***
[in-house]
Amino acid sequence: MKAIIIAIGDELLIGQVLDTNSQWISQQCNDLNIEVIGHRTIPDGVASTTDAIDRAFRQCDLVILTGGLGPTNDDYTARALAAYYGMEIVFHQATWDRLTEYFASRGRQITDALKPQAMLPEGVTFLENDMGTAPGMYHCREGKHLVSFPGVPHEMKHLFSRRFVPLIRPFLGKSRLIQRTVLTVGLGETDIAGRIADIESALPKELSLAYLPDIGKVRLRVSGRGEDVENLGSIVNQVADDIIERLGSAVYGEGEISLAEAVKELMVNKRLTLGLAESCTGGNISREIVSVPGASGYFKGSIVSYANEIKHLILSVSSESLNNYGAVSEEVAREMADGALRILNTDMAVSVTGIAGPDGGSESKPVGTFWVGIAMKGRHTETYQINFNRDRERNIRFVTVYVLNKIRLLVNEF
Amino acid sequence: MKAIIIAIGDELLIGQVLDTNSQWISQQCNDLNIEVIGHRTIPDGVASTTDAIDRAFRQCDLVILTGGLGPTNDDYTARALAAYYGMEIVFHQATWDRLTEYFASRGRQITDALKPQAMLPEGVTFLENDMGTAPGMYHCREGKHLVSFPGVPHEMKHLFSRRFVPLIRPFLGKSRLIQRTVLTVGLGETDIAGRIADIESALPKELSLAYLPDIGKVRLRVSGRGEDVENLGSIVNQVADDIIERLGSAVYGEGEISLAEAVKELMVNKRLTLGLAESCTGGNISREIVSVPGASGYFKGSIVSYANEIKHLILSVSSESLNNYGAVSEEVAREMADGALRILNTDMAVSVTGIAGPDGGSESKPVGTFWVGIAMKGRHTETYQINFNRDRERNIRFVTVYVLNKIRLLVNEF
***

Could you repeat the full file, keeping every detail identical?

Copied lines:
[in-house]
Amino acid sequence: MKAIIIAIGDELLIGQVLDTNSQWISQQCNDLNIEVIGHRTIPDGVASTTDAIDRAFRQCDLVILTGGLGPTNDDYTARALAAYYGMEIVFHQATWDRLTEYFASRGRQITDALKPQAMLPEGVTFLENDMGTAPGMYHCREGKHLVSFPGVPHEMKHLFSRRFVPLIRPFLGKSRLIQRTVLTVGLGETDIAGRIADIESALPKELSLAYLPDIGKVRLRVSGRGEDVENLGSIVNQVADDIIERLGSAVYGEGEISLAEAVKELMVNKRLTLGLAESCTGGNISREIVSVPGASGYFKGSIVSYANEIKHLILSVSSESLNNYGAVSEEVAREMADGALRILNTDMAVSVTGIAGPDGGSESKPVGTFWVGIAMKGRHTETYQINFNRDRERNIRFVTVYVLNKIRLLVNEF
Amino acid sequence: MKAIIIAIGDELLIGQVLDTNSQWISQQCNDLNIEVIGHRTIPDGVASTTDAIDRAFRQCDLVILTGGLGPTNDDYTARALAAYYGMEIVFHQATWDRLTEYFASRGRQITDALKPQAMLPEGVTFLENDMGTAPGMYHCREGKHLVSFPGVPHEMKHLFSRRFVPLIRPFLGKSRLIQRTVLTVGLGETDIAGRIADIESALPKELSLAYLPDIGKVRLRVSGRGEDVENLGSIVNQVADDIIERLGSAVYGEGEISLAEAVKELMVNKRLTLGLAESCTGGNISREIVSVPGASGYFKGSIVSYANEIKHLILSVSSESLNNYGAVSEEVAREMADGALRILNTDMAVSVTGIAGPDGGSESKPVGTFWVGIAMKGRHTETYQINFNRDRERNIRFVTVYVLNKIRLLVNEF